2d    Gallons stored in Asian country port (5)
LAGOS:  The abbreviation for gallons is inserted in (stored in) a land-locked country in SE Asia to give a port city in Nigeria

3d    Foolish to stay up in German city (7)
POTSDAM:  Fuse together foolish or crazy and stay or pause.  The reversal of that lot (up, in a down clue) then gives a city in eastern Germany

4d    Function of pitch, reportedly (4)
ROLE:  The answer sounds like (reportedly) a word meaning pitch, in the sense of a ship’s motion in rough seas

6d    Remainder to lodge round university (7)
RESIDUE:  To lodge or live containing (round) an abbreviation for university.  Surprised to see this lodge making a second appearance today

7d    Sailor, man wearing waterproof stuff (9)
TARPAULIN:  Stick together a usual sailor, a man’s name (an alter ego of one of our regular Monday setters, a Beatle, a chain of bakeries, a saint, …), and a short synonym of wearing (particular clothes)

8d    Few and far between, boxes on foremost of estates (6)
SPARSE:  Cement together a verb meaning boxes, perhaps in training, and the first letter of (foremost of) Estates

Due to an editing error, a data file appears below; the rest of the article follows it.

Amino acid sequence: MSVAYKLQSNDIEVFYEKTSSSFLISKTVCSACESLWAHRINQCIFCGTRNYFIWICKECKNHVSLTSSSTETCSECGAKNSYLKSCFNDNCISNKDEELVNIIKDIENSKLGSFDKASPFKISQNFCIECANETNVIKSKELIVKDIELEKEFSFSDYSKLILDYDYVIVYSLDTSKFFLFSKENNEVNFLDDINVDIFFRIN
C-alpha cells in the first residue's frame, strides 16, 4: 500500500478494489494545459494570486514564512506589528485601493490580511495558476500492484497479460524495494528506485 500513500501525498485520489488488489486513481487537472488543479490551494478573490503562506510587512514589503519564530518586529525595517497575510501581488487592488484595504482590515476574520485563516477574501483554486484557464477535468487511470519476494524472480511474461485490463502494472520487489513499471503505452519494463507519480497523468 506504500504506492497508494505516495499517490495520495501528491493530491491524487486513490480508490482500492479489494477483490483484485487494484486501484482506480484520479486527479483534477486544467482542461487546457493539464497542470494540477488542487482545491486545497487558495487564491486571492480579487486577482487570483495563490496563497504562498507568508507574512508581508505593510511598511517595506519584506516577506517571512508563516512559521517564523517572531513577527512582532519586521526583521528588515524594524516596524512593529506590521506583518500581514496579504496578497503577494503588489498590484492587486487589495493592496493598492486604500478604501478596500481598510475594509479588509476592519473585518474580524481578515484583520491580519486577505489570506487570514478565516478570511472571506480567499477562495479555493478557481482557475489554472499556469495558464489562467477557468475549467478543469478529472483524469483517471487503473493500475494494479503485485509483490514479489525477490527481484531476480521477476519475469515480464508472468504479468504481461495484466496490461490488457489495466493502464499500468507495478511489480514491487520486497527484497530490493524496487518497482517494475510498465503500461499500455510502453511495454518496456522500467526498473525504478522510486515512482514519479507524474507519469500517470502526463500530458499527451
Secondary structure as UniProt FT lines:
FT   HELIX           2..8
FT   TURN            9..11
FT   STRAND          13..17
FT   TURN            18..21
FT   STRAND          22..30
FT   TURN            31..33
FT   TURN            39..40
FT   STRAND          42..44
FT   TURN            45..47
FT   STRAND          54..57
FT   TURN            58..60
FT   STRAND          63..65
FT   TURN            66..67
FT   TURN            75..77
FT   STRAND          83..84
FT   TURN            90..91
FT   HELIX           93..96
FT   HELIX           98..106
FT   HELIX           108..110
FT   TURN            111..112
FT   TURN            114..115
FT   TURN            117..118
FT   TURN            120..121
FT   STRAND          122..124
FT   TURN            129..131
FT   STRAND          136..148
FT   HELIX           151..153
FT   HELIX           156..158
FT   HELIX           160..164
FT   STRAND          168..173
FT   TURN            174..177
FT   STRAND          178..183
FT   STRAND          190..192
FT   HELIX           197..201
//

10d   Everyone, taken in by most of band, in uproar (8)
BALLYHOO:  Begin with a simple word for everyone inserted in (taken in) BY from the clue.  Then append everything but the last letter (most of) a band or ring

14d   Fellow members run into trouble with Society (8)
BROTHERS:  Insert the cricket abbreviation for run into trouble or annoyance, then attach a single-letter abbreviation for Society

16d   Evergreen opera song about a posh limo? (9)
ARAUCARIA:  A type of song in a opera contains (about) the fusion of A from the clue, the single letter for posh or upper class, and what a limo is an example of (indicated by the ?).  This evergreen plant is also known as the Monkey Puzzle Tree.  But in our community the word is better known as a pseudonym used by a distinguished crossword composer